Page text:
Justinian brokered the repair of the breach with Rome, resulting from the ex-communication of the Patriarch Acacius in 484 AD. In March 519 AD a papal embassy arrived in Constantinople and two days later Patriarch John declared the churches indivisible.
The Empress Theodora and attendants from a mural in Ravenna
Justinian was captivated by Theodora and made her his mistress; fathering a child on her[vii]. Justinian wanted to marry Theodora but there were two impediments. There was a law forbidding those of high rank to marry actresses. The second impediment was Justinian’s wife, a peasant girl named Lupicina, who took the name Euphemia on her husband’s accession to the throne. Euphemia, surrounded by high ranking women, felt able to look down on Theodora’s lowly beginnings.Justinian was freed by Euphemia’s death in 524 AD and within weeks Justin had approved a law allowing retired actresses, who had been given high dignities, to marry anyone they chose. This law may have scandalised the upper reaches of society. It certainly scandalised Procopius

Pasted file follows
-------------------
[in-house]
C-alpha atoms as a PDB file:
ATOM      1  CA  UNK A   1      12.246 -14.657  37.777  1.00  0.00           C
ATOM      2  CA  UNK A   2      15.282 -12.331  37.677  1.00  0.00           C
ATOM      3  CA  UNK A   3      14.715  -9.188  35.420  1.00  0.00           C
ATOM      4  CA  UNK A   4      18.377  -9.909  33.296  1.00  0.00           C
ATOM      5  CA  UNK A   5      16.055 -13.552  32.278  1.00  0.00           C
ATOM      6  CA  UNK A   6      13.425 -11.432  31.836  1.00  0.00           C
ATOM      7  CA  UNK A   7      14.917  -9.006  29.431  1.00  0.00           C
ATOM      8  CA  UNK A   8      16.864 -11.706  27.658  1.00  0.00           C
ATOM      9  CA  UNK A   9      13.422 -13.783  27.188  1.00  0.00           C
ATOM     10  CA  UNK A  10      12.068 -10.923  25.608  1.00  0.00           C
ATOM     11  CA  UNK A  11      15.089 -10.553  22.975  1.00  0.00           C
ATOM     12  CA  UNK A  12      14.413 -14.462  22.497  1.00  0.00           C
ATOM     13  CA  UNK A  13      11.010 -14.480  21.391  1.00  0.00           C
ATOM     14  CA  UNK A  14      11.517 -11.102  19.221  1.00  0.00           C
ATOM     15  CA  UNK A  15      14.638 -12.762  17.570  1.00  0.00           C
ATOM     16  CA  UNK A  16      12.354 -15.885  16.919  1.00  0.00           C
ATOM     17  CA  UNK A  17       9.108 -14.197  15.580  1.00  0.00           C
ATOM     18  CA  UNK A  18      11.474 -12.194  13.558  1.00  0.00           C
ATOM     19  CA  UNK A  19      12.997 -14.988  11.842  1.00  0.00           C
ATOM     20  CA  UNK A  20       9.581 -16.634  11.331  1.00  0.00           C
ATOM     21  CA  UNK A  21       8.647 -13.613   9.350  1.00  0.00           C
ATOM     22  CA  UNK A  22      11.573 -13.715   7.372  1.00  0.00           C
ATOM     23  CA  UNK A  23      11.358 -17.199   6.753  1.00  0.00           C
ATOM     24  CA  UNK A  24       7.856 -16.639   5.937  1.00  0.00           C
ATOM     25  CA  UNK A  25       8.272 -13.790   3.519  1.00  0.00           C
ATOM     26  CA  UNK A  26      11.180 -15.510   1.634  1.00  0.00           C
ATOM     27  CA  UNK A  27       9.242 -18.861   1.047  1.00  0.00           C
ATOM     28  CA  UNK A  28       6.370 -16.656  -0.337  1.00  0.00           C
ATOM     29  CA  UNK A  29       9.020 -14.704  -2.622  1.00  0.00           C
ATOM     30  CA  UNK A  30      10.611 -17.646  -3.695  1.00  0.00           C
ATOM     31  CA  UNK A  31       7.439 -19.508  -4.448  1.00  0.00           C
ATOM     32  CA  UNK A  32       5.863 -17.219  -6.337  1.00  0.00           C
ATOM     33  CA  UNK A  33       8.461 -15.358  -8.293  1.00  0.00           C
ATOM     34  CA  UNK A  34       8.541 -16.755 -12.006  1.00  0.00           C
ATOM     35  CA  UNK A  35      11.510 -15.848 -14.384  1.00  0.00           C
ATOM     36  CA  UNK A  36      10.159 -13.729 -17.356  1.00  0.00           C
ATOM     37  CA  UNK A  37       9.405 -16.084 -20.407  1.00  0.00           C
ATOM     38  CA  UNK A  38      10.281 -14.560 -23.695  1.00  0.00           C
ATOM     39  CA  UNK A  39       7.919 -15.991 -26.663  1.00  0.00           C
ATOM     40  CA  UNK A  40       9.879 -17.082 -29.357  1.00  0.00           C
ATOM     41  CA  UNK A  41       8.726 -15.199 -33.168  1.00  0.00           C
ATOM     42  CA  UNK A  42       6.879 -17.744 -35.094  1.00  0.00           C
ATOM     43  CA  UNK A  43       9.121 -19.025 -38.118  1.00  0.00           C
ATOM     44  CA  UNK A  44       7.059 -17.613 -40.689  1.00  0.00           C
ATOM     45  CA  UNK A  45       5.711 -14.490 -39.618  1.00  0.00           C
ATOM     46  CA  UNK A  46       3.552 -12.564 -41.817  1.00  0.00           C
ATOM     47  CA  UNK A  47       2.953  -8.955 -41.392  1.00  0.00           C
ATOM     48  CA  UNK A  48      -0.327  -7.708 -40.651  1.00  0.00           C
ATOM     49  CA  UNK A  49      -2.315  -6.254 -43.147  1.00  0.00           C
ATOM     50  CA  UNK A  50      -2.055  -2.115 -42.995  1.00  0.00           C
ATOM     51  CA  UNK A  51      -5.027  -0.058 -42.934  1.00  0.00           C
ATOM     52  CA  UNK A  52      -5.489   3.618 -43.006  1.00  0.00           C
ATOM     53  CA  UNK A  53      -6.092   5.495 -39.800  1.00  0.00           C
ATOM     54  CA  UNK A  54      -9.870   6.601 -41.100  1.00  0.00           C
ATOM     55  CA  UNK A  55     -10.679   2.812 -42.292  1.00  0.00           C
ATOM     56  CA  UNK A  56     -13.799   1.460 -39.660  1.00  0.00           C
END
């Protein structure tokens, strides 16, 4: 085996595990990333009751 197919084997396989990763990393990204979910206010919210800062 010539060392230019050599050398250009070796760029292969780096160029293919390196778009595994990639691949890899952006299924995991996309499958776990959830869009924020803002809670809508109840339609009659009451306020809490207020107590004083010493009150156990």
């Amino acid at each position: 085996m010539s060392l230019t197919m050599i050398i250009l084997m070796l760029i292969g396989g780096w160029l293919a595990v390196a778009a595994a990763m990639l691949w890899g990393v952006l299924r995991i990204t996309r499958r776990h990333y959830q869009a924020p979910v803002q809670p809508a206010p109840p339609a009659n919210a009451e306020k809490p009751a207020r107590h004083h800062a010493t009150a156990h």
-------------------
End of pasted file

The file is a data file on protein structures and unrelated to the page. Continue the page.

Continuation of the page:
‘He forced the emperor to abrogate the laws by establishing a new one. From that moment on he lived with Theodora as his legal spouse thereby enabling everyone else to get engaged to a courtesan.’[viii]Theodora married Justinian later in the year and on 4th April 527 the couple were crowned co-emperor and empress. Four months later Justin died. Theodora was now co-ruler of the Byzantine Empire, able to make decisions in her own right.
BibliographyByzantium – The Early Centuries – John Julius Norwich, Folio Society 2003
The Secret History – Procopius – Folio Society 1990En.wikipedia.org
[i] There were four factions, named after colours, at the Hippodrome; all rivalling for supremacy, but by this period only the Blues and Greens had any real influence.
[ii] Secret History - Procopius
[iv] One of the crack imperial palace regiments
[v] Secret History – Procopius
[vi] Secret History - Procopius
[vii] The child died in infancy
[viii] Secret History - Procopius